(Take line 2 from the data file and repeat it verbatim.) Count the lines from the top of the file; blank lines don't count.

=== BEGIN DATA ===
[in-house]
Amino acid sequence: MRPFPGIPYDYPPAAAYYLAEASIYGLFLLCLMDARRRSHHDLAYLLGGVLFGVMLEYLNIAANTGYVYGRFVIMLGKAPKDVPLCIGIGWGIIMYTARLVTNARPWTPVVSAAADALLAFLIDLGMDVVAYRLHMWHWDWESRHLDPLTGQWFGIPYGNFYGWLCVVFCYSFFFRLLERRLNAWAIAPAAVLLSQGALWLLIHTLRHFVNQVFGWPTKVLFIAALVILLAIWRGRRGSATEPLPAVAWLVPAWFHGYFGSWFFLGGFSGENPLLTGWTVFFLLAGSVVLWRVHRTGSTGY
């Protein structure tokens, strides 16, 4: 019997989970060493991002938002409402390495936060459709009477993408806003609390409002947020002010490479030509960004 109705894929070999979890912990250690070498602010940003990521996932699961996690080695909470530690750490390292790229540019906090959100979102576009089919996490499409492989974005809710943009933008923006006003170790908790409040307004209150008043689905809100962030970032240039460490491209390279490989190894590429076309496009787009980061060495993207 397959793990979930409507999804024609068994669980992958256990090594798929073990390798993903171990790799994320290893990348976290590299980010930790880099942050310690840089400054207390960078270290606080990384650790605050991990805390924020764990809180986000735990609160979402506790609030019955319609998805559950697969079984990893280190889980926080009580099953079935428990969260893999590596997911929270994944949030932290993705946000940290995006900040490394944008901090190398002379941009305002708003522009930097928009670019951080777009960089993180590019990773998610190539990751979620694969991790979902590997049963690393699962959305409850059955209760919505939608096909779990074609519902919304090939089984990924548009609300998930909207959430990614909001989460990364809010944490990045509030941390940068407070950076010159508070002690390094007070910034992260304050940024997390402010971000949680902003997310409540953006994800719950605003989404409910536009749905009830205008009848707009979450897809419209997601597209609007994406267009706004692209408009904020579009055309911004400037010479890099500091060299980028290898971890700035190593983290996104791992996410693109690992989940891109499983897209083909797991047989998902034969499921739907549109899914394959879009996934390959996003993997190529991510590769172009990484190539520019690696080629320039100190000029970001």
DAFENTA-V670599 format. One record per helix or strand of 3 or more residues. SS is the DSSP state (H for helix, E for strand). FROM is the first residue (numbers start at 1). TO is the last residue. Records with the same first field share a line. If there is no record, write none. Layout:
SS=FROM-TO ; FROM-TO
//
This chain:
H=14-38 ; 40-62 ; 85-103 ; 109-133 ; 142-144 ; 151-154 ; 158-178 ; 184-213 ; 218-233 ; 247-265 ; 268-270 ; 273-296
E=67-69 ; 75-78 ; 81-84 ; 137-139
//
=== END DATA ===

Amino acid sequence: MRPFPGIPYDYPPAAAYYLAEASIYGLFLLCLMDARRRSHHDLAYLLGGVLFGVMLEYLNIAANTGYVYGRFVIMLGKAPKDVPLCIGIGWGIIMYTARLVTNARPWTPVVSAAADALLAFLIDLGMDVVAYRLHMWHWDWESRHLDPLTGQWFGIPYGNFYGWLCVVFCYSFFFRLLERRLNAWAIAPAAVLLSQGALWLLIHTLRHFVNQVFGWPTKVLFIAALVILLAIWRGRRGSATEPLPAVAWLVPAWFHGYFGSWFFLGGFSGENPLLTGWTVFFLLAGSVVLWRVHRTGSTGY